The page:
Date of Graduation


Document Type


Degree Name

Doctor of Philosophy in Environmental Dynamics (PhD)

Degree Level



Environmental Dynamics


Phillip D. Hays

Committee Member

Ralph K. Davis

Second Committee Member

Matthew D. Covington

Third Committee Member

Thad Scott

Fourth Committee Member

Kristofor R. Brye


Earth sciences, Carbon, Hydrograph, Isotopes, Karst, Ozarks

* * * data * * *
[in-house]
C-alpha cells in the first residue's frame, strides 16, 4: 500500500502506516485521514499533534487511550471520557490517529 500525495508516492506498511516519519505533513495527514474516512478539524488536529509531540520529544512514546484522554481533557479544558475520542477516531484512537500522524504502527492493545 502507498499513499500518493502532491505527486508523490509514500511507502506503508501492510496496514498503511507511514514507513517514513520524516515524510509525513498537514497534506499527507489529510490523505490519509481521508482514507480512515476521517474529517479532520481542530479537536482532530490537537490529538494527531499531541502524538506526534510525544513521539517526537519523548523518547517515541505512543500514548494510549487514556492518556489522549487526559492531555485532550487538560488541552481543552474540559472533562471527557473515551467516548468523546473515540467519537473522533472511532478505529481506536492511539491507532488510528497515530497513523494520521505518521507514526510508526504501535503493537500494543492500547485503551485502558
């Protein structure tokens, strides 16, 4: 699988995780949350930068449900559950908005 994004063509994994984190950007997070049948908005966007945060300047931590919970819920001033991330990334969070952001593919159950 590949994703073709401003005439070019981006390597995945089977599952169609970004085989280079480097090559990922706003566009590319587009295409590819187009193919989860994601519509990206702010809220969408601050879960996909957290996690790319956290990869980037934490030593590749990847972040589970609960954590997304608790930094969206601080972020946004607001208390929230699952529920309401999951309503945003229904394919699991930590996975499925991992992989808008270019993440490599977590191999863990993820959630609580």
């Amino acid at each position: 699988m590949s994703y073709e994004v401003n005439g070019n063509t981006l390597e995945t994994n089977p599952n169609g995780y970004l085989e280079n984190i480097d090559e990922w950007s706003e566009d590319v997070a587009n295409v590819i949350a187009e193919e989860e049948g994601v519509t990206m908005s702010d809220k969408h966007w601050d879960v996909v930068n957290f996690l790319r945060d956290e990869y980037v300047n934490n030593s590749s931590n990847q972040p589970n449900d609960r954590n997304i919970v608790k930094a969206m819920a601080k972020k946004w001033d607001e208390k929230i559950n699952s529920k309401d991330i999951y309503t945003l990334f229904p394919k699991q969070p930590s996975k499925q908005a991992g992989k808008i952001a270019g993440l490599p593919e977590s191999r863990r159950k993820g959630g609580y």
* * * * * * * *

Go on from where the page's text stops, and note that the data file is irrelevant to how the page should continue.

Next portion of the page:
Isotopes of water (δ2H/δ18O), carbon dioxide (δ13C-CO2), and dissolved inorganic carbon (δ13C-DIC) were used to explore water quality, trace carbon cycling, and quantify recharge sources through mantled karst and into Blowing Spring Cave (BSC). Of the possible sources of contamination in the BSC recharge area, septic-tank effluent was hypothesized to degrade water quality at the spring outlet of BSC because of the dominance of septic tanks for waste treatment, unsuitable topography and soil for septic-tank absorption fields, increased nitrate and chloride concentrations concomitant with increased urbanization, and increased Escherichia coli with discharge. Carbon cycling between the soil and BSC was constrained by (1) mixing of gaseous soil CO2 and surface-atmosphere CO2 to produce cave-air CO2 concentrations and isotopic compositions, (2) kinetic degassing of cave drip-water, causing greater δ13C-DIC values than expected during equilibrium carbon isotopic fractionation between CO2 and DIC, and (3) exchange of soil-gas CO2 with groundwater prior to entering the cave, providing evidence that cave-stream water was characterized by open-system conditions with regards to soil CO2. This conceptual model of carbon cycling in BSC--where cave-air CO2 is partially sourced from soil CO2 and aqueous and gaseous carbon reservoirs within the cave are relatively decoupled--provides evidence that the majority of soil CO2 enters the cave as a gas. A three-component hydrograph separation was completed to quantify precipitation (QR), soil water (QS), and bedrock-matrix water (QB) contributions to BSC during storm events. Antecedent moisture conditions changed throughout the sampling period because as rainfall and base-flow discharge increased, δ18O values of cave water increased, chloride concentration in soil and cave water decreased, and DIC in cave water decreased. Combined QS and QB accounted for 36 to 119% of total discharge during storm events, depending on time after the onset of precipitation and antecedent moisture conditions. QR was greatest during a wet-season storm and rapid dilution of major cations and anions occurred with increased discharge. In contrast, a dry-season storm had the lowest QR and anion concentration peaked with maximum QS. Even during extremely dry periods, pre-event water stored in the unsaturated zone can contribute to groundwater flow during storms.